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Probabilistic quantitative microbial risk assessment model of farmer exposure to Cryptosporidium spp. in irrigation water within Kumasi Metropolis-Ghana
- Sampson, Angelina, Owusu-Ansah, Emmanuel de-Graft Johnson, Mills-Robertson, Felix C., Ayi, Irene, Abaidoo, Robert C., Hald, Tine, Permin, Anders
- Microbial risk analysis 2017 v.6 pp. 1-8
- Cryptosporidium, Protozoa, developing countries, direct contact, farmers, farms, food chain, gastroenteritis, health effects assessments, irrigation water, issues and policy, microbiological risk assessment, models, parasites, pathogens, rain, risk, risk estimate, risk reduction, wastewater, wastewater irrigation, wastewater treatment, Ghana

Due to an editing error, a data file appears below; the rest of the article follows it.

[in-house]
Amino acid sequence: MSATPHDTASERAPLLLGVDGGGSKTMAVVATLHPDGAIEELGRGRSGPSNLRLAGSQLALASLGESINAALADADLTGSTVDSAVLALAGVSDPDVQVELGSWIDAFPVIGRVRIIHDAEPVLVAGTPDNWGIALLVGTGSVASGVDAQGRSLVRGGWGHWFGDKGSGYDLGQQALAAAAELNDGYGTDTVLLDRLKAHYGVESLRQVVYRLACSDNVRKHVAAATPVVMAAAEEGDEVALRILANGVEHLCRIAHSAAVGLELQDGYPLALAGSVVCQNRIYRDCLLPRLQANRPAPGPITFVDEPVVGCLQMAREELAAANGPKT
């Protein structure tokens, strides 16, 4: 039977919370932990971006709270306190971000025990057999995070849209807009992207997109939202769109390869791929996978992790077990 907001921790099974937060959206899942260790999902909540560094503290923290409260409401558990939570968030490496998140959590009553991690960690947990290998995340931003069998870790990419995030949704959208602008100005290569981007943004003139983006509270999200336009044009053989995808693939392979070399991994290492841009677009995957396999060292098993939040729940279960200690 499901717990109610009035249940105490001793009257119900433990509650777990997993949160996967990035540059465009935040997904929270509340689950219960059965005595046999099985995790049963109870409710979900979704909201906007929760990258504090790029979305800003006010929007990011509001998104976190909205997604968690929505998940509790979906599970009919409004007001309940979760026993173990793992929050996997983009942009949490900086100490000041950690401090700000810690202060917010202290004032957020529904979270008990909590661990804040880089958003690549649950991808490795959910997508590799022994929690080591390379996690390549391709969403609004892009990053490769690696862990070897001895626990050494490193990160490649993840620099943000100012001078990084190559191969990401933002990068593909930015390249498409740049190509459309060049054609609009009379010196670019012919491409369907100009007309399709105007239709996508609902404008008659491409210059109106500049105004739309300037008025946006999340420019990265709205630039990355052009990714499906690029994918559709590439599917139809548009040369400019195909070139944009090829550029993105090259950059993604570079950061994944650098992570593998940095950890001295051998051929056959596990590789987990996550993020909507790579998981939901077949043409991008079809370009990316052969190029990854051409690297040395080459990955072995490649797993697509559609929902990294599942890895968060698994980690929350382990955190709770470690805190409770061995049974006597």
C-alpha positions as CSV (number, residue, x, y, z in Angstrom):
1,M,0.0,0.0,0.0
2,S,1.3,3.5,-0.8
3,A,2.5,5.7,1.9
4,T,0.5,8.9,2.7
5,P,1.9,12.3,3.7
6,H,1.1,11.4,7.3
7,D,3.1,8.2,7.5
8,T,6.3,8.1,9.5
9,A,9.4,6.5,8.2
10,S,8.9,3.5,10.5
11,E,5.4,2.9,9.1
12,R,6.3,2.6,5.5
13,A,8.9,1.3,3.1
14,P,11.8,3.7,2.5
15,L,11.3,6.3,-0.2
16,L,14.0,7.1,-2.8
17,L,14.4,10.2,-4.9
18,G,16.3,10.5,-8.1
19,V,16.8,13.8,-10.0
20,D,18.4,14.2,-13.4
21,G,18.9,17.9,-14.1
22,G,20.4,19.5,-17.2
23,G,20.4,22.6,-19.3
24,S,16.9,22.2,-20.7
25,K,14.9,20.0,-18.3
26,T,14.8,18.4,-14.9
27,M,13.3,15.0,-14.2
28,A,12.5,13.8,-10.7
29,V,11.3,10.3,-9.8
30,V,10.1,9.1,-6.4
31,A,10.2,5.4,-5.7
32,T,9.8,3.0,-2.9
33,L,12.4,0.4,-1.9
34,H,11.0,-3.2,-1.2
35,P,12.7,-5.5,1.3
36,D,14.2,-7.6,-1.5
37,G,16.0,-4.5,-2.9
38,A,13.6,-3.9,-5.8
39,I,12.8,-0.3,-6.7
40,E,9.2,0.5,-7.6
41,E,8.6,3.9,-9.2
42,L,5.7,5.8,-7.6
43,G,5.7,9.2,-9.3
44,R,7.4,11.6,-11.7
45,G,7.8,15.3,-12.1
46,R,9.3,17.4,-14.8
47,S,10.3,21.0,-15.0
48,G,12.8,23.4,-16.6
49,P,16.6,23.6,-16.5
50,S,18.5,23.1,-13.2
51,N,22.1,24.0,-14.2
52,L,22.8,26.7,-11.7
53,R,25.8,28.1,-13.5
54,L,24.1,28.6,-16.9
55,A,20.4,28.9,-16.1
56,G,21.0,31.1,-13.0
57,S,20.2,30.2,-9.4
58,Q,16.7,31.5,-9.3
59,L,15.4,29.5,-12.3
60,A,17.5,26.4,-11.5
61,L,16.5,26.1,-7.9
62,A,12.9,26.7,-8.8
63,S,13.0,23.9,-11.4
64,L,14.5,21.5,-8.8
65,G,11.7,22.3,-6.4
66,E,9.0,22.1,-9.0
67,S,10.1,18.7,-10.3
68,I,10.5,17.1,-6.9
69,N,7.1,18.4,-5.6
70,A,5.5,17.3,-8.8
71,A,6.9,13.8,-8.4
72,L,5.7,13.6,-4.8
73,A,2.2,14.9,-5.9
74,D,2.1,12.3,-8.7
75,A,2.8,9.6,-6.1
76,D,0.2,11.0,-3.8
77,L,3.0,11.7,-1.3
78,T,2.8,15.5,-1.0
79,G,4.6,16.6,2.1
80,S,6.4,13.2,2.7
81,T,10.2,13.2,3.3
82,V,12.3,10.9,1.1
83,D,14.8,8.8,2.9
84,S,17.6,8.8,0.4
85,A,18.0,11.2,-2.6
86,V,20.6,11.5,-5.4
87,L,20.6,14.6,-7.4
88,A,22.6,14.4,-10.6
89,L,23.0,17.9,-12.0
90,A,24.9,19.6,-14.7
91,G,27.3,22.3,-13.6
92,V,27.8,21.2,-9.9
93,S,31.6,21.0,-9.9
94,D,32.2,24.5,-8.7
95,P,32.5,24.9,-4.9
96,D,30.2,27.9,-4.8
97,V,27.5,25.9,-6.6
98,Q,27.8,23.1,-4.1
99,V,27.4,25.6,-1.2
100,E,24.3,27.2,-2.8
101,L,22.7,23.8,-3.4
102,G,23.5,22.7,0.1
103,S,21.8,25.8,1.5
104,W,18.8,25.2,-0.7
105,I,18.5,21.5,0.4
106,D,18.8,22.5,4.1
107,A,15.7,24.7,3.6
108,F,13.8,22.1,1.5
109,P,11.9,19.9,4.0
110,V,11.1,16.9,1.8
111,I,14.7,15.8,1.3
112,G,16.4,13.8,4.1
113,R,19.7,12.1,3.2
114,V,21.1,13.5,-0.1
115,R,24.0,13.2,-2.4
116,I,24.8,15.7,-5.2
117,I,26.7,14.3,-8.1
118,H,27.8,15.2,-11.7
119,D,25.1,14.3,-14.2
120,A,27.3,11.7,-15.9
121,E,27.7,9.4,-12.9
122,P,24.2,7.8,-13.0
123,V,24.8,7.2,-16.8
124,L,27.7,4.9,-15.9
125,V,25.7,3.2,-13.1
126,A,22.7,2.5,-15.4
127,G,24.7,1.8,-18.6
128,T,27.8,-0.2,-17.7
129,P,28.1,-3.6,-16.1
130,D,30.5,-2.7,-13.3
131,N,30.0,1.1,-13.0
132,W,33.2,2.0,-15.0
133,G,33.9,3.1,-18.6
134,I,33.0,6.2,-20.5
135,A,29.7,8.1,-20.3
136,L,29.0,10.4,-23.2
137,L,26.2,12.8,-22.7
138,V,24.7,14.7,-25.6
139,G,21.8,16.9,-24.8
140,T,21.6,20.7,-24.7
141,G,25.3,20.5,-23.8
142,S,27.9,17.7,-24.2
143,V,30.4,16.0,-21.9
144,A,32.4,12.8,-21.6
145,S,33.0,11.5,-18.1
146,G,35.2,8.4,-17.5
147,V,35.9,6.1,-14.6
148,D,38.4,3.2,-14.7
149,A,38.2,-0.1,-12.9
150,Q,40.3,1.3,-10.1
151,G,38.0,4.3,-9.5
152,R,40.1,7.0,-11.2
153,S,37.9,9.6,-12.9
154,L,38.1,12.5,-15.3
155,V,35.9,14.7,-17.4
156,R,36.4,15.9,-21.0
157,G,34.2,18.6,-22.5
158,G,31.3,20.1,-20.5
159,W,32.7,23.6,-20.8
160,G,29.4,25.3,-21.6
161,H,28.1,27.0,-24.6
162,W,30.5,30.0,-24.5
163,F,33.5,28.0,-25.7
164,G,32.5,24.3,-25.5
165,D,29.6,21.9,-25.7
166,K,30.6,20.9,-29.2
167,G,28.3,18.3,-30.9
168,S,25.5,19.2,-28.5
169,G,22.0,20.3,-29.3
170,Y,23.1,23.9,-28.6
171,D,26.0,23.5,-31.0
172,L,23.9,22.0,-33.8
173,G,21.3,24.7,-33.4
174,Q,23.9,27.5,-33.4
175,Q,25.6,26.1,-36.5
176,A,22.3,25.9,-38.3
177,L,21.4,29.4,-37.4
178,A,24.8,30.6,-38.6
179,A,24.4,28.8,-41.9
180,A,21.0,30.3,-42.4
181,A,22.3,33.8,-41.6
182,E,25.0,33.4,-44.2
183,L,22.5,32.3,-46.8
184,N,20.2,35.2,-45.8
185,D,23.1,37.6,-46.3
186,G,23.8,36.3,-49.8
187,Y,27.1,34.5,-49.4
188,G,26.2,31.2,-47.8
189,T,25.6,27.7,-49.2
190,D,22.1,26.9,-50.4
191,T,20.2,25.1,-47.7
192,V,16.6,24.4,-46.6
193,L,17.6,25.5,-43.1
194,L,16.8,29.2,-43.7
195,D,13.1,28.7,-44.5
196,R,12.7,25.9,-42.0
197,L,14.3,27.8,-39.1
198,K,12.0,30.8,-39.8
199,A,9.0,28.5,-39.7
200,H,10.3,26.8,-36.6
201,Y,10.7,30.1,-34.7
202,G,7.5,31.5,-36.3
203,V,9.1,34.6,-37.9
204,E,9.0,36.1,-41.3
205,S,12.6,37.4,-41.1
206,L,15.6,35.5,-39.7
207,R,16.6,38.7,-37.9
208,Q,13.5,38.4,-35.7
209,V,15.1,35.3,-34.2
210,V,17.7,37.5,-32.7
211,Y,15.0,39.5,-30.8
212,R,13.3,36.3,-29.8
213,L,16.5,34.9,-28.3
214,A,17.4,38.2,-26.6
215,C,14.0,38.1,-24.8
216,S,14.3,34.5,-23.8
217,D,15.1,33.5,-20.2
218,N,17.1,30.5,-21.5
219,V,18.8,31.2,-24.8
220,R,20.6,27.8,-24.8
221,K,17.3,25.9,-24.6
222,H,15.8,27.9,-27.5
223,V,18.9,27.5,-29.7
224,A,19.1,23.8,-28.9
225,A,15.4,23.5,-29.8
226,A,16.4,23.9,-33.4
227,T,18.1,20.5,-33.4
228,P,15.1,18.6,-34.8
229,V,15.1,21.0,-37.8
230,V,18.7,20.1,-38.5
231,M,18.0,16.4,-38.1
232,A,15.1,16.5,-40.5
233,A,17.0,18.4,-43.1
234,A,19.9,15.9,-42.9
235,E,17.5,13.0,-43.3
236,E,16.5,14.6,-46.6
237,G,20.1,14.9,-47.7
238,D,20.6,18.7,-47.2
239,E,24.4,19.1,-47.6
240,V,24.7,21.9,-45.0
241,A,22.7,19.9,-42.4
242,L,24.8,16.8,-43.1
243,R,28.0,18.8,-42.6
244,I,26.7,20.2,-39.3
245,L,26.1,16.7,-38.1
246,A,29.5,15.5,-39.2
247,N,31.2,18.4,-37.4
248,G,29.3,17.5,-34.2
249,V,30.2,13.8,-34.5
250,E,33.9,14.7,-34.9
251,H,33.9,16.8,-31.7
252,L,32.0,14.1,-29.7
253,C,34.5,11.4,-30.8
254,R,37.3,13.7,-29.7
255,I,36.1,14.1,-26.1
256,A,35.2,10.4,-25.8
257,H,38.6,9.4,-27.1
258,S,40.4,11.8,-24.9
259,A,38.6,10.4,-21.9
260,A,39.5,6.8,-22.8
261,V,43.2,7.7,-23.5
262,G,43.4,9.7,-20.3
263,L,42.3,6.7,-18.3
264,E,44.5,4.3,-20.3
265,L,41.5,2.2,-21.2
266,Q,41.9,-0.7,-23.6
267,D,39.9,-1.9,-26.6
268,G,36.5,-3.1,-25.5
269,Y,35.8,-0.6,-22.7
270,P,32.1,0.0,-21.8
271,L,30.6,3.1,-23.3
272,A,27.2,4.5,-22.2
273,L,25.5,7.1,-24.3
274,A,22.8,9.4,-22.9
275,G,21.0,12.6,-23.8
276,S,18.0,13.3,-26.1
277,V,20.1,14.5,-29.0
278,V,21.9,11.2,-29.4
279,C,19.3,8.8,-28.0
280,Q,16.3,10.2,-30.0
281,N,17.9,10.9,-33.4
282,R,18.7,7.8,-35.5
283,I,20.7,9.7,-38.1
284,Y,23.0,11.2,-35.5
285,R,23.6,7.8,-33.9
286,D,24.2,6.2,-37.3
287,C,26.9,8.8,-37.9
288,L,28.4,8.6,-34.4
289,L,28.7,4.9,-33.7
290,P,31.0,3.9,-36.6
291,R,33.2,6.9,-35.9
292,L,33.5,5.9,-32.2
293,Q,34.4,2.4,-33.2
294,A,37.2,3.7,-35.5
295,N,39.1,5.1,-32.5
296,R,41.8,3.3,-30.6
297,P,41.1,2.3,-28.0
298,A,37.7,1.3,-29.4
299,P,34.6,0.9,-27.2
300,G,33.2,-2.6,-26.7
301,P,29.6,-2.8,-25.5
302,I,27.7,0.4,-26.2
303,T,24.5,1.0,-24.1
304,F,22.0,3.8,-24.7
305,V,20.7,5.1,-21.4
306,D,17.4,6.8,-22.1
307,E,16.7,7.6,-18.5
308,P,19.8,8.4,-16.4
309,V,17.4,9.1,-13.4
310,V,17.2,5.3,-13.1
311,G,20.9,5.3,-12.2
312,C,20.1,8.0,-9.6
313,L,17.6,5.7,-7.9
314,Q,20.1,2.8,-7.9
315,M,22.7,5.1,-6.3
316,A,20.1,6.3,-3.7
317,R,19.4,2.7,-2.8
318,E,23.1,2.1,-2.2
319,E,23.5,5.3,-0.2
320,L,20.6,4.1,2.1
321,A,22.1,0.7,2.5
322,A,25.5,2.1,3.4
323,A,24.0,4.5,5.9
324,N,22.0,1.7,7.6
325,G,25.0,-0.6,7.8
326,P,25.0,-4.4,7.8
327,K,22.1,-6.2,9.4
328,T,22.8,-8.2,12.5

- Cryptosporidium is a protozoan parasite which can be transmitted via food and water. Some studies have shown irrigation water to be routes of transmission for Cryptosporidium into the food chain, however, little information is known about Cryptosporidium levels in wastewater used for irrigation in the Kumasi Metropolis of Ghana. Kumasi and for that matter Ghana is not immune to the widespread practice of wastewater irrigation for farm produce in developing countries which has attracted attention of both, policy makers and academia. However, most previous studies of microbial risk assessment focus on the possible health effects and risk estimation for consumers of wastewater irrigated produce, whereas farmers who actually come into direct contact with the wastewater have received little attention. This study estimated the possible risk/diseases from farmer exposure to Cryptosporidium, a zoonotic pathogen causing gastroenteritis. The results indicate high positive levels of Cryptosporidium in the irrigation water, however, the levels of Cryptosporidium decreases during the rainfall seasons, risk assessment results show that, farmers face a higher risk of being infected by Cryptosporidium due to frequent exposure to wastewater. An adoption of a possible on-farm wastewater treatment option was found to reduce the risk of infection of the farmers. The results of this study highlight the need for a proactive policy to integrate a multi-barrier approach to reduce direct contact of farmers with wastewater for irrigation, to minimise risk of infection.